(Montpelier, Vermont) – On the heels of overwhelming votes to remove all taxes from purchases of precious metals in Mississippi, legislators in Vermont have introduced a measure to curtail the controversial tax in their own state.
Introduced yesterday by Rep. Peterson, Demar, Highly, and Smith, House Bill 295 would cancel sales taxes on larger-sized purchases of “rare coins of numismatic value, gold or silver bullion or coins, or gold or silver tender of any nation traded and sold according to its value as precious metal.”
In the past two years alone, the governors of Alabama, Ohio, Arkansas, Tennessee, and Virginia each signed legislation to enact or extend sales tax exemptions on precious metals in their states.
Both chambers of the Mississippi legislature this week voted to pass this exemption in their state, positioning Mississippi to become the 43rd state to eliminate the outmoded practice of taxing the only form of money mentioned in the U.S. Constitution.
The proposed Vermont exemption, however, would only apply when “the sales are valued at $1,000 or more and that the first $1,000 of value shall remail taxable.”
While removing sales taxes from larger transactions is viewed as a positive step, continuing to tax transactions under $1,000 specifically discriminates against small-time savers, arguably the people who can least afford the tax.
Virginia had maintained a similar $1,000+ exemption, before the discriminatory provision targeting smalltime savers was eliminated in 2022 via legislation that made all gold and silver purchases exempt, regardless of transaction size.
As a result of skyrocketing federal debt along with excessive issuance of Federal Reserve note dollars (or their electronic equivalent), savers have been losing significant purchasing power as inflation rages across America.
Holding some savings in gold and silver is one way to protect one’s purchasing power. House Bill 295 is good policy for several reasons:
- Levying sales taxes on precious metals makes no sense because they held for resale. Sales taxes are typically levied on final consumer goods. Computers, shirts, and shoes carry sales taxes because the consumer is "consuming" the good. Precious metals are inherently held for resale, not "consumption," making the imposition of sales taxes on precious metals illogical from the start.
- Studies have shown that taxing precious metals is an inefficient form of revenue collection. The results of a Michigan study, for example, demonstrated that any sales tax proceeds a state collects on precious metals may be surpassed by the state revenue lost from conventions, businesses, and economic activity that are driven out of the state.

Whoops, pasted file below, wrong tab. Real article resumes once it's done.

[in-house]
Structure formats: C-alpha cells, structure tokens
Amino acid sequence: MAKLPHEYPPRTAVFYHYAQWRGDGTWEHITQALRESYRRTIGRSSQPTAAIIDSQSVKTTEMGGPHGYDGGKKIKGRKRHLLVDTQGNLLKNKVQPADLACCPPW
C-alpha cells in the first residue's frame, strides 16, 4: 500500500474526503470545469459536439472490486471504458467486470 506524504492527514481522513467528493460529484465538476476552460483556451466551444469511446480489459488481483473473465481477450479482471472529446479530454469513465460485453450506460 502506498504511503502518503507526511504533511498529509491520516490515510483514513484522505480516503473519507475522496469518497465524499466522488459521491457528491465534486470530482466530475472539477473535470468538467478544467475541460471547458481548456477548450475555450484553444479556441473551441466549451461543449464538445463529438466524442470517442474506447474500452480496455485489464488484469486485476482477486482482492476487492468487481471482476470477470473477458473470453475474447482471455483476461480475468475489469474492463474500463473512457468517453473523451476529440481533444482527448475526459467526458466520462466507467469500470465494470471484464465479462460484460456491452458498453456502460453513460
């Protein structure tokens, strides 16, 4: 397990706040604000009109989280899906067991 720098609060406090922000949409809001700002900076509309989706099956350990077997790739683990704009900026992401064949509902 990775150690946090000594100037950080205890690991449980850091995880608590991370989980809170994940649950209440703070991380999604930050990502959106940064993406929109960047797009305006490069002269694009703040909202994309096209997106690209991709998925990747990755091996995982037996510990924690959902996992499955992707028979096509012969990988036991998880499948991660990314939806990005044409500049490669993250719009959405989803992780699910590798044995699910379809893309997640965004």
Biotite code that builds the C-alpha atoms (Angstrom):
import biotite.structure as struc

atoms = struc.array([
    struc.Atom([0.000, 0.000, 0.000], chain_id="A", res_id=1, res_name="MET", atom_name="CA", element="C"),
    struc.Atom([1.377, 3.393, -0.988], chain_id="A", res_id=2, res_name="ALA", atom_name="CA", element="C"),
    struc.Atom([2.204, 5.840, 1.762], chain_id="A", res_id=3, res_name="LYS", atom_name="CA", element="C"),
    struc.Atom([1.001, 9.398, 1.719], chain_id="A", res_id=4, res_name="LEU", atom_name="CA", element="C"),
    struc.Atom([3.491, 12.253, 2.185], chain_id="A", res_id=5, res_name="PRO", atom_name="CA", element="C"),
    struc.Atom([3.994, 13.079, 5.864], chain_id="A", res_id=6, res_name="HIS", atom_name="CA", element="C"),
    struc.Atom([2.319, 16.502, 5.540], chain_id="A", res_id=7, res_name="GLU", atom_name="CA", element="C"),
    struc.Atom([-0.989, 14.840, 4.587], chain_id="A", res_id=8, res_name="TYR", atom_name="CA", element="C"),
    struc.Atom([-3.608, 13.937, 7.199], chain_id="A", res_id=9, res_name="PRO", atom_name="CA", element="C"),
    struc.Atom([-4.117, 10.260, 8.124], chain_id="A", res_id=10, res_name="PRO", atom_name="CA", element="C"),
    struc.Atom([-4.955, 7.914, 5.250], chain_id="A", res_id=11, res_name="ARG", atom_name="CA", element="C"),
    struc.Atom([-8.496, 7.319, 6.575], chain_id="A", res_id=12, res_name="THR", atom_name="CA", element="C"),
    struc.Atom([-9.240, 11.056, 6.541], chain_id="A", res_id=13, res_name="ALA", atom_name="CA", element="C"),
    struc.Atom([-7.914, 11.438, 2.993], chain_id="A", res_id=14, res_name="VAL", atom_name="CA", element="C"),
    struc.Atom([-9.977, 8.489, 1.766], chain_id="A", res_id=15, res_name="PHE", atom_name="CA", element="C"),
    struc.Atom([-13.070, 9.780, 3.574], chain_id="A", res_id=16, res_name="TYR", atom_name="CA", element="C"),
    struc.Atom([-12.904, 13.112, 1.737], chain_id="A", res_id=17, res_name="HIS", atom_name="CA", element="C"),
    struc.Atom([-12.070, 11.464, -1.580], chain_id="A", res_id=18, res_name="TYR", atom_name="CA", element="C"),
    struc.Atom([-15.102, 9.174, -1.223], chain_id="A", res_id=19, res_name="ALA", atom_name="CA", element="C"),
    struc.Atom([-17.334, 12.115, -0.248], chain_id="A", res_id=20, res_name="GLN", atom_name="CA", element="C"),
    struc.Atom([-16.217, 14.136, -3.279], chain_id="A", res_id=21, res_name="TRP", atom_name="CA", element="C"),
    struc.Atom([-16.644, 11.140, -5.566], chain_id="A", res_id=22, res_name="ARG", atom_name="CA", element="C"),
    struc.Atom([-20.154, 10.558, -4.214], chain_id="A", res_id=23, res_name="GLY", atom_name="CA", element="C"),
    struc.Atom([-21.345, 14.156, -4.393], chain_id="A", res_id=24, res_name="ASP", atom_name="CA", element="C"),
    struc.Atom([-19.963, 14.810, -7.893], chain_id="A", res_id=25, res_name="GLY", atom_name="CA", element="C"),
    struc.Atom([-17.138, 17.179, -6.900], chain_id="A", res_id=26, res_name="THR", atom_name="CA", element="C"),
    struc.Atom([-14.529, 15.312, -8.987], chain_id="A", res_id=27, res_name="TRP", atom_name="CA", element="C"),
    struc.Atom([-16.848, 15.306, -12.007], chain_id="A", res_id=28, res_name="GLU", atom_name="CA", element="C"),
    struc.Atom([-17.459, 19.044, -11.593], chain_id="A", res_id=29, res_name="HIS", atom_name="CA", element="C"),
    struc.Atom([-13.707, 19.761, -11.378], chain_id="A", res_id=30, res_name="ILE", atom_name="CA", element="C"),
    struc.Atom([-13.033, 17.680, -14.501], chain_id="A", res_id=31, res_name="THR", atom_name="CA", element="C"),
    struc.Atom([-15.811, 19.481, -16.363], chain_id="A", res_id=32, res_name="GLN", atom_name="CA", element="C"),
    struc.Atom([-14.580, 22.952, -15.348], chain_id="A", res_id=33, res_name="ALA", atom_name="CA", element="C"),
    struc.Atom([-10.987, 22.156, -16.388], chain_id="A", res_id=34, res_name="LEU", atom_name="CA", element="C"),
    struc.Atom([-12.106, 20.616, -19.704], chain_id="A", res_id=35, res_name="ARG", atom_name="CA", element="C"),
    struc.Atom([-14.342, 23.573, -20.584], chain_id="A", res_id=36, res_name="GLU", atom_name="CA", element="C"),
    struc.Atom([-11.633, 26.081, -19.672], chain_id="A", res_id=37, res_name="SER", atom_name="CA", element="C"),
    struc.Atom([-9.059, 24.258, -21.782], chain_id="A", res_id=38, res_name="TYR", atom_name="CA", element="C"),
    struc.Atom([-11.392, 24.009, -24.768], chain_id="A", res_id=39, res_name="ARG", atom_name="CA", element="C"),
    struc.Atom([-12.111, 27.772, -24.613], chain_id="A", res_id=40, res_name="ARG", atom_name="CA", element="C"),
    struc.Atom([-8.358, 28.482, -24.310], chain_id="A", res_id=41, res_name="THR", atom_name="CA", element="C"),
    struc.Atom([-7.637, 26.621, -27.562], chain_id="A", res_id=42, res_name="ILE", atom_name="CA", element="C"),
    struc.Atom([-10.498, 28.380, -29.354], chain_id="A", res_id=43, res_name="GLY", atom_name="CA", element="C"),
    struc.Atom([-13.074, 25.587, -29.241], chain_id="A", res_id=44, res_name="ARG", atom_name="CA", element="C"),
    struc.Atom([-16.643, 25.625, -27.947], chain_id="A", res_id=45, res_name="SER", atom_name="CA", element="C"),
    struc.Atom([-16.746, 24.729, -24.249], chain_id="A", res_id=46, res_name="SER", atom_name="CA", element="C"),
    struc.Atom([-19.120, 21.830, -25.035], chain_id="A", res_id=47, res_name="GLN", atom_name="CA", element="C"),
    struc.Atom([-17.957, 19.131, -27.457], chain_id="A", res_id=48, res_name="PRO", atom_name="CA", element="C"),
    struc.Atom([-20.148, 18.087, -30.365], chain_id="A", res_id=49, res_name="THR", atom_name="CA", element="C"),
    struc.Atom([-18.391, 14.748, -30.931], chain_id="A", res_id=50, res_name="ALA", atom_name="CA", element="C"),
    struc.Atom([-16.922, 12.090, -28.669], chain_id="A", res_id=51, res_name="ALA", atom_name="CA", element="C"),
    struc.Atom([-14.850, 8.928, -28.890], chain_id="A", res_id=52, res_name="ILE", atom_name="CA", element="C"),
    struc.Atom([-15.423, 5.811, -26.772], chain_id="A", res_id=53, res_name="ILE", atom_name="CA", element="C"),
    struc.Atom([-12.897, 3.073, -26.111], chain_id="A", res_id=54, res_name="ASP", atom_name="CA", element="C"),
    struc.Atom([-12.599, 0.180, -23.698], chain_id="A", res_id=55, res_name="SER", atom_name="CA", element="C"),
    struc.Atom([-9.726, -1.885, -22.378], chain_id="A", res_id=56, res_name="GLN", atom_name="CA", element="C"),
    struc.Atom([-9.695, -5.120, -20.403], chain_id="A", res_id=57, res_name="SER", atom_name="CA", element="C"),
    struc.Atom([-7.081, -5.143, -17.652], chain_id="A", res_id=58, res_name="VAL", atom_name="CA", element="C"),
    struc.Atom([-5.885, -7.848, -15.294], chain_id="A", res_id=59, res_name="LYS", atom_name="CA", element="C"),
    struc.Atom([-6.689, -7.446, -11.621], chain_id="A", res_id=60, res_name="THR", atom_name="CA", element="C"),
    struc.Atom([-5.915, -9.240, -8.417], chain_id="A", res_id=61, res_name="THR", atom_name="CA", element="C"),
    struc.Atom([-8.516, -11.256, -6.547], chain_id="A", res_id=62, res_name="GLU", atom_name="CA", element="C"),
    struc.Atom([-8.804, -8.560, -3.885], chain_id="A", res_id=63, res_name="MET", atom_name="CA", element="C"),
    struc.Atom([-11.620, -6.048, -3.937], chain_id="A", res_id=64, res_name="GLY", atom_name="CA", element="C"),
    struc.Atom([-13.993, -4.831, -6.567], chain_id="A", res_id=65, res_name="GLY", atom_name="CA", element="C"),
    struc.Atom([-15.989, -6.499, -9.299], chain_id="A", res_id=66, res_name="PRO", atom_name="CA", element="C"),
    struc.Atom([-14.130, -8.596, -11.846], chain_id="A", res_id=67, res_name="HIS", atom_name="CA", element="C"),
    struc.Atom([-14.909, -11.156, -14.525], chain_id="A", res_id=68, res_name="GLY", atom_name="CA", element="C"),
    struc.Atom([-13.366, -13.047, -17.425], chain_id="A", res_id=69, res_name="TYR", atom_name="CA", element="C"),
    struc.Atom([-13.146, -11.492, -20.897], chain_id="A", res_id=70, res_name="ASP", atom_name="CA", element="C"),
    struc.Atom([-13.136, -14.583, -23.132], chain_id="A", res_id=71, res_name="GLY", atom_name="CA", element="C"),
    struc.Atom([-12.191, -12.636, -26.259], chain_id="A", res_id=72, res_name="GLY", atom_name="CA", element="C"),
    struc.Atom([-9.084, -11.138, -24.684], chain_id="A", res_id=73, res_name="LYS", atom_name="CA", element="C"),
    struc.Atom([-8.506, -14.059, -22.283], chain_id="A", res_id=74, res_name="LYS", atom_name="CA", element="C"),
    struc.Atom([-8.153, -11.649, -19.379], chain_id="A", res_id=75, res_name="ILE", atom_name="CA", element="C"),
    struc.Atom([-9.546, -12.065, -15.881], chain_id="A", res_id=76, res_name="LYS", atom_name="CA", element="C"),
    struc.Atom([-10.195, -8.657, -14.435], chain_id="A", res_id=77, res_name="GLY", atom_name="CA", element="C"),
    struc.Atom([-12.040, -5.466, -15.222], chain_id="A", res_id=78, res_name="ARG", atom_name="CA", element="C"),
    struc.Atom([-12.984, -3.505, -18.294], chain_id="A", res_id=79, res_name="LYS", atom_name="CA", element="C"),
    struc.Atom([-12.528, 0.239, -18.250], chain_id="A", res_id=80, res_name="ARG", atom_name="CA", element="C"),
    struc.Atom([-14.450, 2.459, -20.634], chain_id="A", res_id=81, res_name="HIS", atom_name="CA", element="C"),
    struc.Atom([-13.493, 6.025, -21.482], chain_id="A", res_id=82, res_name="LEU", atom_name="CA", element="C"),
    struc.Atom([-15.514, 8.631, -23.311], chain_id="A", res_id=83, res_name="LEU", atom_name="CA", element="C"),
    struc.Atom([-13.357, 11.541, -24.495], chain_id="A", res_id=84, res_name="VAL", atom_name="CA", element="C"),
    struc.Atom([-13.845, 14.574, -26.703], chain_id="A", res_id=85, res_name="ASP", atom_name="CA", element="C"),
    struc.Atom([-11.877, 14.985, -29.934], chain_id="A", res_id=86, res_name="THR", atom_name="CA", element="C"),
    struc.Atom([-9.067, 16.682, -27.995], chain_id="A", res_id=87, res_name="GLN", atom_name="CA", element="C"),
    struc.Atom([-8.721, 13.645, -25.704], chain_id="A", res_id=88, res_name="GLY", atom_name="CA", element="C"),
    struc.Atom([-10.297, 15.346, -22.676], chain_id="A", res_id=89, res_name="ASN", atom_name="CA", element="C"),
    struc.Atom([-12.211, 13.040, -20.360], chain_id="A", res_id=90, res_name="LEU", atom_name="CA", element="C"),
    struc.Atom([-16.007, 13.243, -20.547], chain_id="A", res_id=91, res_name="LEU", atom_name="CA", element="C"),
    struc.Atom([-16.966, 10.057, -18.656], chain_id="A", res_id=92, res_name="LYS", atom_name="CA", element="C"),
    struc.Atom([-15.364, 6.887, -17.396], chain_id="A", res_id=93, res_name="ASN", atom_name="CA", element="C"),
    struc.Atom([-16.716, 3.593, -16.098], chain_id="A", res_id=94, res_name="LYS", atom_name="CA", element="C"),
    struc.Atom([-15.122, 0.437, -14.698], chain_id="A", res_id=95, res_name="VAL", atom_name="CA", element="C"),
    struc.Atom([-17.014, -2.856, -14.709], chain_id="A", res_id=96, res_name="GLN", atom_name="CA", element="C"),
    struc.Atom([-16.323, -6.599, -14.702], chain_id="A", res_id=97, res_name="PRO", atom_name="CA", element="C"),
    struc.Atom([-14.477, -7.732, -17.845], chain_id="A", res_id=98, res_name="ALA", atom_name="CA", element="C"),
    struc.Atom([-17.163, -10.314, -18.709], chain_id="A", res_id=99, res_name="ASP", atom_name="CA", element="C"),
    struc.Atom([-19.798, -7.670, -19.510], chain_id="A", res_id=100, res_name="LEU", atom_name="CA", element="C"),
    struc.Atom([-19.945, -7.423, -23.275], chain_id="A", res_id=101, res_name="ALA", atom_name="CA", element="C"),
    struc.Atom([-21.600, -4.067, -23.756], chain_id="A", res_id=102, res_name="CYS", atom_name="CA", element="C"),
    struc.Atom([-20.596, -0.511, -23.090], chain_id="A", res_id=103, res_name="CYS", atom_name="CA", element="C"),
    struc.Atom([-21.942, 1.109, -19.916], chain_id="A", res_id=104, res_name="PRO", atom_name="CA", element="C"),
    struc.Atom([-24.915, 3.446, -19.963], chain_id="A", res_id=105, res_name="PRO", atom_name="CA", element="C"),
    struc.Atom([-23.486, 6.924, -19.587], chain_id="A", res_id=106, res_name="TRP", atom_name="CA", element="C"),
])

The harm is exacerbated when you consider that ALL of Vermont’s neighbors (New York, Massachusetts, and New Hampshire) have already stopped taxing gold and silver.
- Taxing gold and silver harms in-state businesses. It’s a competitive marketplace, so buyers will take their business to neighboring states, thereby undermining Vermont jobs. Levying sales tax on precious metals harms in-state businesses who will lose business to out-of-state precious metals dealers. Investors can easily avoid paying $117 in sales taxes, for example, on a $1,950 purchase of a one-ounce gold bar.
- Gold and silver are the only money mentioned in the U.S. Constitution. Article 1, Section 10 states that “no state shall make any Thing but Gold and Silver a tender in payment of debts.” Exchanging one form of U.S. money for another should not be taxed.
- Other types of savings or investment do not carry a sales tax. Gold and silver are held as forms of savings and investment. Vermont does not assess a sales tax on the purchase of stocks, bonds, ETFs, real estate, currencies, and other financial instruments.
- Taxing precious metals is harmful to small-time savers. Purchasers of precious metals aren't usually fat-cat investors. Most who buy precious metals do so in small increments as a way of saving money. Precious metals investors are purchasing precious metals as a way to preserve their wealth against the damages of inflation. Inflation harms the poorest among us, including pensioners, Vermonters on fixed incomes, wage earners, savers, and more.
The national backlash against inflation caused by federal spending, debt, and money printing is growing. State legislators this year have already introduced an unprecedented number of bills to remove government impediments to buying, saving, and using gold and silver.
The Green Mountain State is currently ranked 50th out of 50th – dead last -- in the 2023 Sound Money Index. By passing HB 295, Vermont can vastly improve its Sound Money Index ranking, as well as become the 44th state to end sales taxes on precious metals.
Pro-sound money legislation has been introduced this year in Alaska, Minnesota, Tennessee, Missouri, Oklahoma, Wisconsin, West Virginia, Wyoming, Idaho, Oklahoma, Oregon, Kentucky, South Carolina, and several other states.
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